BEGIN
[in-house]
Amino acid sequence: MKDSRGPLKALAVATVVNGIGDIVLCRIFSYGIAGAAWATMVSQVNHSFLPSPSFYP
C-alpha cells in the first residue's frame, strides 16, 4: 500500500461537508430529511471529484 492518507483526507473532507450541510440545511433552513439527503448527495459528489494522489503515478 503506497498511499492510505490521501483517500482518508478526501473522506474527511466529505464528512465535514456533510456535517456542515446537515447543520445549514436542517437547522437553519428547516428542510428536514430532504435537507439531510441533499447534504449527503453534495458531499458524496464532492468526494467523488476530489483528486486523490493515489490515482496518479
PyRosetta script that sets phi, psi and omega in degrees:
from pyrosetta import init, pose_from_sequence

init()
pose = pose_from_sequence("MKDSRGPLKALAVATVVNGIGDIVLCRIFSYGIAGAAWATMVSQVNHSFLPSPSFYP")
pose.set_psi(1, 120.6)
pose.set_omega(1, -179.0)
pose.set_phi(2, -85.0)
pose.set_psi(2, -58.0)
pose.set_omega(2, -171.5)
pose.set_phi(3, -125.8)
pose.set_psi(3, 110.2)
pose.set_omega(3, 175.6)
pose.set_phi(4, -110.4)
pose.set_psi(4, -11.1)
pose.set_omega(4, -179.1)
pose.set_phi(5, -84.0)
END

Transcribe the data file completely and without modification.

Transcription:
[in-house]
Amino acid sequence: MKDSRGPLKALAVATVVNGIGDIVLCRIFSYGIAGAAWATMVSQVNHSFLPSPSFYP
C-alpha cells in the first residue's frame, strides 16, 4: 500500500461537508430529511471529484 492518507483526507473532507450541510440545511433552513439527503448527495459528489494522489503515478 503506497498511499492510505490521501483517500482518508478526501473522506474527511466529505464528512465535514456533510456535517456542515446537515447543520445549514436542517437547522437553519428547516428542510428536514430532504435537507439531510441533499447534504449527503453534495458531499458524496464532492468526494467523488476530489483528486486523490493515489490515482496518479
PyRosetta script that sets phi, psi and omega in degrees:
from pyrosetta import init, pose_from_sequence

init()
pose = pose_from_sequence("MKDSRGPLKALAVATVVNGIGDIVLCRIFSYGIAGAAWATMVSQVNHSFLPSPSFYP")
pose.set_psi(1, 120.6)
pose.set_omega(1, -179.0)
pose.set_phi(2, -85.0)
pose.set_psi(2, -58.0)
pose.set_omega(2, -171.5)
pose.set_phi(3, -125.8)
pose.set_psi(3, 110.2)
pose.set_omega(3, 175.6)
pose.set_phi(4, -110.4)
pose.set_psi(4, -11.1)
pose.set_omega(4, -179.1)
pose.set_phi(5, -84.0)